The Season of United Faith & Love for the Human Family

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We Do Not Have Too Many Babies

Population numbers the world over are falling. Social scientists who study demographic issues point to the Sexual Revolution of the 1960s, which charges onward today, as the culprit. It was the beginning of an era of hedonism — free love and loose morals. In the wake of this revolution, we have falling populations, and economic decline that will not reverse itself until the birth numbers do an about face.
Forty years into population decline, the media and the United Nations wail an opposite message: Overpopulation has us in a death grip and we will all starve. Not even close. Rather than a population explosion, we have a western-world population implosion. Thanks to the baby boomer demographic, we will appear to have population growth for a few decades yet, but when that bubble dissipates, our rapidly declining population will be starkly obvious.
To keep population stable, a nation’s Total Fertility Rate (TFR) must be 2.1 — each woman, on average, replaces herself and a man with two children, and one woman in 10 has a third child to compensate for infant deaths and higher male births. Without a TFR of 2.1 a nation’s population declines, and with it, as a silent partner, its economy declines, as well. The US Centers for Disease Control reports in its 2010 National Vital Statistics Report that our Caucasian American TFR is currently 1.65, meaning that each Caucasian generation is only ¾ the size of the previous one. At this rate, in five or six generations we are almost gone. This is serious. Babies must consistently be born to continue our race.
America is not alone. According to, the world’s population growth rate is now half what it was 40 years ago. Italy has a birthrate of 1.4, where one woman in five of childbearing age is childless. Walk the streets of Italy, which once sported large families, and you rarely see children. Ukraine has a TFR of 1.29 and Greece is 1.39. Japan, however, is the poster child. According to the Population Research Institute of Virginia, Japan is acting out the final stages of the Sexual Revolution — socially acceptable pornography and sex outside marriage with readily available contraception. This has produced a nation-wide “Why marry, why have children?” philosophy. In what is termed the Celibacy Syndrome, 1 in 3 young Japanese do not marry. According to one population expert, “Japan is quietly and comfortably dying.”
Falling birthrates always create a falling economy, for obvious reasons: fewer people to produce and consume. Writing about Europe, Joel Kotkin states in Forbes magazine, May 30, 2012: “Europe’s economic disaster is …largely caused by…a demographic decline”. USA Today, Feb. 13, 2013, says, “There are no cases of peace and prosperity in the face of declining populations.” The Wall Street Journal, in its article titled America’s Baby Bust, Feb. 12, 2012 agrees: human well-being — innovation, investments, conservation — all drop when the population drops. So does a nation’s political power. The WSJ article concludes: “…the only thing that will preserve America’s place in the world is if… Americans…decide to have more babies…we simply must figure out a way to have more babies.”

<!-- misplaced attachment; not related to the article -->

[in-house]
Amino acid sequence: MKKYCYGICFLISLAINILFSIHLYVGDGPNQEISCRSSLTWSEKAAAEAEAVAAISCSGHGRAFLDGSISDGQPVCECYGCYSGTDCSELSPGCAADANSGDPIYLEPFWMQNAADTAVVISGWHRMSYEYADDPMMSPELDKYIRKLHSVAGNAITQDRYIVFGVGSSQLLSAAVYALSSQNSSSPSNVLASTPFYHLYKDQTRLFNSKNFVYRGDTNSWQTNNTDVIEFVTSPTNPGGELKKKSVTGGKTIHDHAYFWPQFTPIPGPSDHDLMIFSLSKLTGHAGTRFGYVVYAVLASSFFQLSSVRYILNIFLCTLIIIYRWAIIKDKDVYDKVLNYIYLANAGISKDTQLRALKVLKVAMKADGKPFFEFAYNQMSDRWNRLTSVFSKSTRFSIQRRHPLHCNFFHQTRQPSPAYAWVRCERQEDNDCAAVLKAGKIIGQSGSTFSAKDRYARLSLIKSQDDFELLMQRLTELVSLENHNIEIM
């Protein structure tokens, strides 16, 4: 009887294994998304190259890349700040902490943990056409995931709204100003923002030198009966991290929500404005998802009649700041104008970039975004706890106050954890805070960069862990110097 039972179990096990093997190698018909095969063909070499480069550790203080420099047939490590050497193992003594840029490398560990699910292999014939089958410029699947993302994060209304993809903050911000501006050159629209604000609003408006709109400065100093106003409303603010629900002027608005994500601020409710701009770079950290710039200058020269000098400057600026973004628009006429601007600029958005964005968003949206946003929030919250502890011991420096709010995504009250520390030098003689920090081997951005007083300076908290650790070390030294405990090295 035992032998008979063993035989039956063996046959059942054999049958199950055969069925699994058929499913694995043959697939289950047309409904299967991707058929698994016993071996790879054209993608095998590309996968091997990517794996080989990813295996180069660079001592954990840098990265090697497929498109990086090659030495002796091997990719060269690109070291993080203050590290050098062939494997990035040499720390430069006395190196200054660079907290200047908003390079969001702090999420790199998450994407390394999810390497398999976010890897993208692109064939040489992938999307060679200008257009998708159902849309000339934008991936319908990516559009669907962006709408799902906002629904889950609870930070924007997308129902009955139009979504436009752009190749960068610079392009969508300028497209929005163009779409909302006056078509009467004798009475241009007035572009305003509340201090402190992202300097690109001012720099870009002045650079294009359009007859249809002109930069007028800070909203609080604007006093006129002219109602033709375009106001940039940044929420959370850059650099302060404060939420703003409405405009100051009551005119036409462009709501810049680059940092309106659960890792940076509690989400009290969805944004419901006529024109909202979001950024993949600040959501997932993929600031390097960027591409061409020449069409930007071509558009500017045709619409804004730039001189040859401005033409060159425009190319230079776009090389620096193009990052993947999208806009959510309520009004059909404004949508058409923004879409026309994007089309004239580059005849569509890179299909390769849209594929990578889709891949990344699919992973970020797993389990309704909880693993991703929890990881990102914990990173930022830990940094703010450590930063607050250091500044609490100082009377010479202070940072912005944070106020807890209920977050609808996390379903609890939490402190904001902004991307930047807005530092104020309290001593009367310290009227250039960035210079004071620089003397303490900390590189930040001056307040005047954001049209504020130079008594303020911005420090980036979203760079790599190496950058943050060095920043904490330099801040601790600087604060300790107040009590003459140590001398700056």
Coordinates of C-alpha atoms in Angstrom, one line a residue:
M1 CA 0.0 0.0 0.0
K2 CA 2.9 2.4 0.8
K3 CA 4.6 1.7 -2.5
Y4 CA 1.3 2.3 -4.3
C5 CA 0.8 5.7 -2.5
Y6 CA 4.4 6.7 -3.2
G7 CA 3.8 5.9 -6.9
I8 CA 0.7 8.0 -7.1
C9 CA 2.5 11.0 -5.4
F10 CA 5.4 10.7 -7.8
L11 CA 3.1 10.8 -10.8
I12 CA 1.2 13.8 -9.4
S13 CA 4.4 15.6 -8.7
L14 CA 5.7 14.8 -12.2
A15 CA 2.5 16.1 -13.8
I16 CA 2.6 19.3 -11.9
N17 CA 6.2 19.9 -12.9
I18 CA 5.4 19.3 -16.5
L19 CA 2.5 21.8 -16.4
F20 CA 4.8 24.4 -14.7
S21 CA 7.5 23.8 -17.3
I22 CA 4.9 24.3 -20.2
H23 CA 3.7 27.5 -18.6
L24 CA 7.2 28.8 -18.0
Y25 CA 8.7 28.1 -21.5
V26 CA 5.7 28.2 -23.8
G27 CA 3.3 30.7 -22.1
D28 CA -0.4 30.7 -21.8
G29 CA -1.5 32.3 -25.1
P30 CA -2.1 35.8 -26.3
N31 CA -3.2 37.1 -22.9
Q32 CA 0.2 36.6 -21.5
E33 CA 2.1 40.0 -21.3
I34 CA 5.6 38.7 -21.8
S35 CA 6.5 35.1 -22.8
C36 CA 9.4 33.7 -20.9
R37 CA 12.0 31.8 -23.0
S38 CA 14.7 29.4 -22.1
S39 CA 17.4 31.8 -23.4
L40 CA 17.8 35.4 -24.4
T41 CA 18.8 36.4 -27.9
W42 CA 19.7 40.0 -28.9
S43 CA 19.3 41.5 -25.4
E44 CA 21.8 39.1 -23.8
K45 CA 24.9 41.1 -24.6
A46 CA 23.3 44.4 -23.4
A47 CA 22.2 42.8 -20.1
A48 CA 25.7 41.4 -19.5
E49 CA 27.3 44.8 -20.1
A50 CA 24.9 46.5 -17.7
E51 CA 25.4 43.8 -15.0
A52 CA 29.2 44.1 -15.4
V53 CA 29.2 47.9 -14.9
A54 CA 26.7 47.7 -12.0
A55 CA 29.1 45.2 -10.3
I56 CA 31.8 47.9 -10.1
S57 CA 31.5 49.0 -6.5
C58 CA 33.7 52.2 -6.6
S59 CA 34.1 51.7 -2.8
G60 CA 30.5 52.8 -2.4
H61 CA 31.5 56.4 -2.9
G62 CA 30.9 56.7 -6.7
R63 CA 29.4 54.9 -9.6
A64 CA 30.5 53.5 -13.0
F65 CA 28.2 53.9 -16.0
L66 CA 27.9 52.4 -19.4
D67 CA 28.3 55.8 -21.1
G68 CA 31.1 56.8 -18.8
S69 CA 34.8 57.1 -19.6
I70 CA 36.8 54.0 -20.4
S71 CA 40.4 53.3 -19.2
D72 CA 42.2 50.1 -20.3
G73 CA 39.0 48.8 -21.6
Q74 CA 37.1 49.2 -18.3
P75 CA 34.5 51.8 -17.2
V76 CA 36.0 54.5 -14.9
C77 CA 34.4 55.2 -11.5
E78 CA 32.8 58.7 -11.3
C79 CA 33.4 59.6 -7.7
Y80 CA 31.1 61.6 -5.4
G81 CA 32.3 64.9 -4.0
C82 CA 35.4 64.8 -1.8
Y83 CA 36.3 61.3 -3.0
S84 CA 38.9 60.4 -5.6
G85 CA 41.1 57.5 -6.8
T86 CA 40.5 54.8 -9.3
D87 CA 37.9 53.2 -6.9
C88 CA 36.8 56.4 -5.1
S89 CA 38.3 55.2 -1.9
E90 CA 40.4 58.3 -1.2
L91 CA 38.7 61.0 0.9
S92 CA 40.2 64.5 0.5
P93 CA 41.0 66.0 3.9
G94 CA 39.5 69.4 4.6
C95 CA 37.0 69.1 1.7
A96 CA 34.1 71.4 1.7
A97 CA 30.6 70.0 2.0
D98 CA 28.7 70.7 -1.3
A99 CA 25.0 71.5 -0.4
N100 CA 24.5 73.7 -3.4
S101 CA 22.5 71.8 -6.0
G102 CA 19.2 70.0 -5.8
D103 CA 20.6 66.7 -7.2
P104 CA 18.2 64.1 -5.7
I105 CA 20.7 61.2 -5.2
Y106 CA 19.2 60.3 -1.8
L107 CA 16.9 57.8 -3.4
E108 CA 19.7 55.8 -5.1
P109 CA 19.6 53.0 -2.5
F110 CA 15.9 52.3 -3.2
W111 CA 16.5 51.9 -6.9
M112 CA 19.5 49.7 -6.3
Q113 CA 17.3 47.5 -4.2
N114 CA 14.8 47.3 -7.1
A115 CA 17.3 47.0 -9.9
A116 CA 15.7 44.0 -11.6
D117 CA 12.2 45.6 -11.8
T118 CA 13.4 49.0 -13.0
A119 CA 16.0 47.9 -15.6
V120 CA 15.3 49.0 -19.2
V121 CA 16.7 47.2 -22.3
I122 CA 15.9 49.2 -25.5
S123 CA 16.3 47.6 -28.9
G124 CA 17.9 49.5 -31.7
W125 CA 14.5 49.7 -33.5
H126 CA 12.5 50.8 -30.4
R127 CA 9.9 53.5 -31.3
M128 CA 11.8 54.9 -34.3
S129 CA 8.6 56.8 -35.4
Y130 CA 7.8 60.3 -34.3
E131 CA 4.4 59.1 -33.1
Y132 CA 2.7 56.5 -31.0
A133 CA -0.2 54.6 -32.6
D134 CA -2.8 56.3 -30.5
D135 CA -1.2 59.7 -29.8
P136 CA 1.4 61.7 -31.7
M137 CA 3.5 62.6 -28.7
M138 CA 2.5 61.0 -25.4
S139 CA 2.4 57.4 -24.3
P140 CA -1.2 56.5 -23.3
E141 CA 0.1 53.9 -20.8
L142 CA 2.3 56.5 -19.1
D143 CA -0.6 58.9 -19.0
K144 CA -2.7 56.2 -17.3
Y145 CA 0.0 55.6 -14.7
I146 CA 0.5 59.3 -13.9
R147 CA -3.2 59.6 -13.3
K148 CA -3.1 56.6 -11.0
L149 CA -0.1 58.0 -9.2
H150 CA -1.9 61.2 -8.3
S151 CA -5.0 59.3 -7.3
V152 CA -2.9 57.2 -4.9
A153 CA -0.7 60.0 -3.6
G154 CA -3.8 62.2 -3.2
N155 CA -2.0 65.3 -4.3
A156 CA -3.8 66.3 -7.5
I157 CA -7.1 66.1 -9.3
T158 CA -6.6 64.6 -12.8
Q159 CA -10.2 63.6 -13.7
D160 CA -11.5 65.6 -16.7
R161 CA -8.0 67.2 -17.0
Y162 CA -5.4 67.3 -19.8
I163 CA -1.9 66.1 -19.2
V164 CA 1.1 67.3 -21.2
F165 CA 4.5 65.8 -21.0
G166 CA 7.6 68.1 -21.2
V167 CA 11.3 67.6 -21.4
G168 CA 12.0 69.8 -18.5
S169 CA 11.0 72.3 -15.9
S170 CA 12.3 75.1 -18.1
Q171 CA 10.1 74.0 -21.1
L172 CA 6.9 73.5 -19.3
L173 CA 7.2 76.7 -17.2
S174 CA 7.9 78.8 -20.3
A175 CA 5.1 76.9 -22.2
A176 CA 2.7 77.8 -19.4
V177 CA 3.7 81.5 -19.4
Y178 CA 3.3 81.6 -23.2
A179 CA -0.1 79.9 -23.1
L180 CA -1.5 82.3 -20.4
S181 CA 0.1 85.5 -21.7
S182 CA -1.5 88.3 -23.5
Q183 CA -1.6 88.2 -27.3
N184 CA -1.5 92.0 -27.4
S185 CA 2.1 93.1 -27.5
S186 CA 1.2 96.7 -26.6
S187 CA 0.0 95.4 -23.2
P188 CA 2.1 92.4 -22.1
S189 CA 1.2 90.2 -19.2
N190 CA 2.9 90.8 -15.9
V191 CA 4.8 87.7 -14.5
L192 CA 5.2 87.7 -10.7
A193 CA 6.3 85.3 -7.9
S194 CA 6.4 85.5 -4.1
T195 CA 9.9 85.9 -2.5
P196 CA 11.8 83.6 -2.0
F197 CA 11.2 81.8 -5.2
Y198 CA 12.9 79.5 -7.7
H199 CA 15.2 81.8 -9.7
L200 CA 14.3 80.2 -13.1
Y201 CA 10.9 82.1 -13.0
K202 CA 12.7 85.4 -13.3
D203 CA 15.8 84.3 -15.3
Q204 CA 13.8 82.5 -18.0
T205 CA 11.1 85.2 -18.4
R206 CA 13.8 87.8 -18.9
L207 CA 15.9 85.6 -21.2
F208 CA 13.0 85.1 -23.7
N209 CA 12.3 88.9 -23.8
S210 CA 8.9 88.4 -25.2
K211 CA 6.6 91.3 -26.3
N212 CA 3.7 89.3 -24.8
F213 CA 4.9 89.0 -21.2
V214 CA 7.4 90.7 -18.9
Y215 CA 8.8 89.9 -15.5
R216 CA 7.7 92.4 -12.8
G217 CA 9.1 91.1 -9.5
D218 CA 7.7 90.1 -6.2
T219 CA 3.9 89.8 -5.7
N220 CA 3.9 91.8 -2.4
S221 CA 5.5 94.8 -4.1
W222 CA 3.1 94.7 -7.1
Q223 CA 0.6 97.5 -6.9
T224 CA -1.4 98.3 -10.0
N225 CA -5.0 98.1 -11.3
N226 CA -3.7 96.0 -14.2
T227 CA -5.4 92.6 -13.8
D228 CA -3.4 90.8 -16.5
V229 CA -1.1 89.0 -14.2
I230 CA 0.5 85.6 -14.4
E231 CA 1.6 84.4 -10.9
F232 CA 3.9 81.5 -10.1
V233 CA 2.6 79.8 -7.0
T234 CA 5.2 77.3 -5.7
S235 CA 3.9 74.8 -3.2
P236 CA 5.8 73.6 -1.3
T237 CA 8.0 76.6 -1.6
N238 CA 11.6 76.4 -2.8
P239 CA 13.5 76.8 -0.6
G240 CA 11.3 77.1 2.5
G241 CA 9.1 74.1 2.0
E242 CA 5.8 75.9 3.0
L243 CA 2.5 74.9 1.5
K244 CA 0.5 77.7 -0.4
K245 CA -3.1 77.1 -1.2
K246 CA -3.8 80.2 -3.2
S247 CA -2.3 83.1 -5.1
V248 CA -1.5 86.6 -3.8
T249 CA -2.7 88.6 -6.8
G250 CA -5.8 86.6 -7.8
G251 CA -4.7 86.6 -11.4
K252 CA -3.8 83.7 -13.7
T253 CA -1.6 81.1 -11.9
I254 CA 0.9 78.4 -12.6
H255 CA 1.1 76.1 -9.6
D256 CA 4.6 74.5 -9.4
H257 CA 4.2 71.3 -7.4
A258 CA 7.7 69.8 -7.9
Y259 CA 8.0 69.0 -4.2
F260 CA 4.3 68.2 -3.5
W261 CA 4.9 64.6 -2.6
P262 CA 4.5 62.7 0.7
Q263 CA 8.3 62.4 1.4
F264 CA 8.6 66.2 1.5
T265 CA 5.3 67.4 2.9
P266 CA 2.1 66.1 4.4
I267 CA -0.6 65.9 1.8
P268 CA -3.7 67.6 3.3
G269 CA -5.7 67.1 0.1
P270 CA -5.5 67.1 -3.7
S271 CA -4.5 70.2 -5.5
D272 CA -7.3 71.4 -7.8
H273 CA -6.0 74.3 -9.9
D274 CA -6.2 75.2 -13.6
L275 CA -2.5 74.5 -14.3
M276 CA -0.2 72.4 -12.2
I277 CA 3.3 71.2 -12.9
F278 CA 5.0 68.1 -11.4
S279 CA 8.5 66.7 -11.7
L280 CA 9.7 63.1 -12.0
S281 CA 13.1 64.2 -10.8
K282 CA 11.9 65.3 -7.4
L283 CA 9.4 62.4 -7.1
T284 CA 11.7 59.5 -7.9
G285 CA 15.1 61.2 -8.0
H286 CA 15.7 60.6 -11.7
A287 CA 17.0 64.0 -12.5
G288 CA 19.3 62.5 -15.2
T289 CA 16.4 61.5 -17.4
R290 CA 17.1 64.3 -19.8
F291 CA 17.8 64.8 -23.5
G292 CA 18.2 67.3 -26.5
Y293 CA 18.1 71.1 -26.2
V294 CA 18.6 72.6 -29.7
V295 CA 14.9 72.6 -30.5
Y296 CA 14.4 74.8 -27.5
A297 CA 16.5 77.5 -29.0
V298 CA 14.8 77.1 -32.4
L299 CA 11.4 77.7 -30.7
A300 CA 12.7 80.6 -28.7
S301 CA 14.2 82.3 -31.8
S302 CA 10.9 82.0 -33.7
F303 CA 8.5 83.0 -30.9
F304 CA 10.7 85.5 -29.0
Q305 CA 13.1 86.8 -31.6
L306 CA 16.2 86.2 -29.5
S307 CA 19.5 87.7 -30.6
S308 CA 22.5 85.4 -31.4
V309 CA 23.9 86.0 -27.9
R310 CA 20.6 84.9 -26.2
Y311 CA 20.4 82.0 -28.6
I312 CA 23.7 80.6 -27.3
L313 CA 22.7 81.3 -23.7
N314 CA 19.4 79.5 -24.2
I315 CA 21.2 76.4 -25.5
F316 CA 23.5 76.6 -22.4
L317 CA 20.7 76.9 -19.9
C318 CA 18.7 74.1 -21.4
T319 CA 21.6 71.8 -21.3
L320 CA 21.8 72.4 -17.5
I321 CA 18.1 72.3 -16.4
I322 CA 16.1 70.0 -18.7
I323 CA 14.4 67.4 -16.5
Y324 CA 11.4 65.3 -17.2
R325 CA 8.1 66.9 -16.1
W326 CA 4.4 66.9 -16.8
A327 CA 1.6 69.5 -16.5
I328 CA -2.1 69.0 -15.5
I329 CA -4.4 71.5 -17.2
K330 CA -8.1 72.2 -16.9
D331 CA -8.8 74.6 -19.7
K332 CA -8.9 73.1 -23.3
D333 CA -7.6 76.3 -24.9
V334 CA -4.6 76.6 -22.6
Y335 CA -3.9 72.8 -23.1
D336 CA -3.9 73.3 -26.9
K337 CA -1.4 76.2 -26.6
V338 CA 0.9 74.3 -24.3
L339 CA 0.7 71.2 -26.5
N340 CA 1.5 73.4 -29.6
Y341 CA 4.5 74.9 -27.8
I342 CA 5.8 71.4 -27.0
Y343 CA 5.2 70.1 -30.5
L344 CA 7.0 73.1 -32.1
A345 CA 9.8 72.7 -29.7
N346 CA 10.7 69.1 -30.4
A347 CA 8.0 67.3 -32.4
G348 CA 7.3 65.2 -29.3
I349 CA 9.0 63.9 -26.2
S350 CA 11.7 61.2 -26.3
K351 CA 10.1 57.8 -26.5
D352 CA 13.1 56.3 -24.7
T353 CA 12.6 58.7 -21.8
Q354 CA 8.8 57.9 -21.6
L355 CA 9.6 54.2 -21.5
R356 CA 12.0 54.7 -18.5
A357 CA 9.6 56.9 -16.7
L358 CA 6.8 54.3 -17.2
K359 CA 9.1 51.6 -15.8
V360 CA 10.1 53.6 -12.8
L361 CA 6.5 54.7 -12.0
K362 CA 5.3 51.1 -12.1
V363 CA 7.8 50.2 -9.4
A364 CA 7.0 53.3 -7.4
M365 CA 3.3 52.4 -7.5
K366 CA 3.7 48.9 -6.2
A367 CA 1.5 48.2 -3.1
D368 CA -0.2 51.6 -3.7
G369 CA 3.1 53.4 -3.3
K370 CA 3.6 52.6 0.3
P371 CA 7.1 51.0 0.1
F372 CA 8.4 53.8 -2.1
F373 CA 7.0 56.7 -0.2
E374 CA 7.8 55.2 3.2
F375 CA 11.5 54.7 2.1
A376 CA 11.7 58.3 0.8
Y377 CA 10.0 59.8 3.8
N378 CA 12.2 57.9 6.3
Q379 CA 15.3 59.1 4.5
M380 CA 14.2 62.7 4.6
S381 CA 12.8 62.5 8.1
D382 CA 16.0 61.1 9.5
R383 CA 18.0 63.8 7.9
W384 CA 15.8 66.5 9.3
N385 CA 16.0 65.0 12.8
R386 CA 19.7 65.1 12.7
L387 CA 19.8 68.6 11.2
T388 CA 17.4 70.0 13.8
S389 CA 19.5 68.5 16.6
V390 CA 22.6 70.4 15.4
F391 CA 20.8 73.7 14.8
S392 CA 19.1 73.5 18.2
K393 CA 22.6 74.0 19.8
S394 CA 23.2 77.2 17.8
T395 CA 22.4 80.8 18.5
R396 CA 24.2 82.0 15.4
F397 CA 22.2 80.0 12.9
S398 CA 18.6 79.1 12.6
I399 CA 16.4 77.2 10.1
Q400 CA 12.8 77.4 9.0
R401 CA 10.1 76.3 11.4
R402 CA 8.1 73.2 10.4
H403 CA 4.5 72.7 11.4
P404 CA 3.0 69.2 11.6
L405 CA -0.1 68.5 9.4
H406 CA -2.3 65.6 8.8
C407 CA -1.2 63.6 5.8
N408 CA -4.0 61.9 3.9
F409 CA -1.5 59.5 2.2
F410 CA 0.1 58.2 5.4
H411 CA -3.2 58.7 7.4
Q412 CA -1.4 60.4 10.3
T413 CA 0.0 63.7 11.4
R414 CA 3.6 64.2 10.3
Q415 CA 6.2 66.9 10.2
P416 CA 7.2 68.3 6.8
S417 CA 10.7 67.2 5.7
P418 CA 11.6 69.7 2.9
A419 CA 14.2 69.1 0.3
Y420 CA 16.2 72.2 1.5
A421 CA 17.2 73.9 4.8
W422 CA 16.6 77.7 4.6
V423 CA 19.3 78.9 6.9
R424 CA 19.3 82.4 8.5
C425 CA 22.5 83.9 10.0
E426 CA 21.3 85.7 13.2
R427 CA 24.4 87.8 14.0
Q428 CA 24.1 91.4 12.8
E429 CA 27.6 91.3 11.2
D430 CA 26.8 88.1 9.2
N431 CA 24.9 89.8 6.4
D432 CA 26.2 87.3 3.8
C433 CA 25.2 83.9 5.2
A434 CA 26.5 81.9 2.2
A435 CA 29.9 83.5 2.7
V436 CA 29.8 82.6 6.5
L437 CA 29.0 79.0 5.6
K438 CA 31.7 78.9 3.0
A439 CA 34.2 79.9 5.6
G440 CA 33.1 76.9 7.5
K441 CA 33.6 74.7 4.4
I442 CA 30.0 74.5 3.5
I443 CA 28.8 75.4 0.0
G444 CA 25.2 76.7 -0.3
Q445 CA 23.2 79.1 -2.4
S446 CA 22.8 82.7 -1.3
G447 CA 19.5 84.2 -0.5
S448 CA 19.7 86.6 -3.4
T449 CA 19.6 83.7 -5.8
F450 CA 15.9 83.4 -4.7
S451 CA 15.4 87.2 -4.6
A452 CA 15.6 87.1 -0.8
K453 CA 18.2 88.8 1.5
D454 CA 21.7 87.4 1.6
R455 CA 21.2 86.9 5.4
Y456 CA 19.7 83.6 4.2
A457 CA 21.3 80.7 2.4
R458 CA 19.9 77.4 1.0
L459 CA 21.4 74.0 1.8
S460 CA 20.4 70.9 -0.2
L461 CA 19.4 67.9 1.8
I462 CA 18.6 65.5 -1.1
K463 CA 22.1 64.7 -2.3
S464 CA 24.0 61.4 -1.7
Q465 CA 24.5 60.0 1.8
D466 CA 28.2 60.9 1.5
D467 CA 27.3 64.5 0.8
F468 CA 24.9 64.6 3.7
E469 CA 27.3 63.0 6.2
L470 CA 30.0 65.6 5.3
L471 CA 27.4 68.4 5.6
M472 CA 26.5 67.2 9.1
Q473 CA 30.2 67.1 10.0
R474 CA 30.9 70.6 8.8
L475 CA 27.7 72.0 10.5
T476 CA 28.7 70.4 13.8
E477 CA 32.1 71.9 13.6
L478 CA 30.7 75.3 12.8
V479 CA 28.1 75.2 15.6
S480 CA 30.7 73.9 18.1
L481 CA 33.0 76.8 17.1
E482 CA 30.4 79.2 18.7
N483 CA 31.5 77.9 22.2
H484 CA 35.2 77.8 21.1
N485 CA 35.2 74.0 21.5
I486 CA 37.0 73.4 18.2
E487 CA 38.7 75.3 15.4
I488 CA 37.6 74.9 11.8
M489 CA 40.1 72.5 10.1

Yet we’ve been told there’s a population explosion. Not so, says the Wall Street Journal: “For two generations, we’ve been lectured about…overpopulation…this issue is wrong…the phenomenon of fertility collapse…has spread around the globe”. The article continues, “our fertility rate isn’t going up anytime soon. In fact, it’s probably heading lower. Much lower.” The Central Intelligence Agency website, World Factbook, agrees, “Global fertility rates…are projected to decline dramatically over the next 50 years.” If so, our economic woes will continue, as well.
We have humanists to blame for this decline. They want to drop world population from 7 trillion to 1 trillion or less, according to many sources, including This movement is coming under the bogus bully-banner of sustainable development (Agenda 21, renamed). To accomplish humanists’ goal, a many-pronged campaign has been aimed at Americans who are undereducated on this issue. Utah is currently being targeted through advertising by to advance the beliefs of the “me generation” that time with them—the parents—is so valuable that children should forfeit siblings to get it. Utah’s family-friendly state has the highest TFR in the Union—we have more children than any other state. (Rhode Island has the lowest at 1.63) Yet our birthrates have tumbled—from 4.3 in the 1960s to 2.6. (Salt Lake Tribune. July 24, 2005)
Why? As the family has fallen apart, birthrates have dropped. Divorce, deliberate childlessness, single parenthood and same-sex unions all pummel the birthrate. Christian devotion, which teaches that children are a blessing in a home, is on the wane. All these factors have added to the decline. In a vicious cycle, falling birthrates bring economic stagnation which brings falling birthrates to parents who say they can’t afford children.
Those soft, kissable cheeks, gurgling baby sounds and pudgy little legs have a purpose beyond tying grandma’s heart in bows. They are about restoring a nation’s greatness and stabilizing its economy. Our well-being depends on the birth of children, and we do not have too many of them. As a nation, we must reset our social intelligence to focus on encouraging and protecting families that bring children into the world. Anything less puts us in a barren future world of few people and fewer dollars to go around. Babies are the world’s salvation to love, continuity, and economic stability.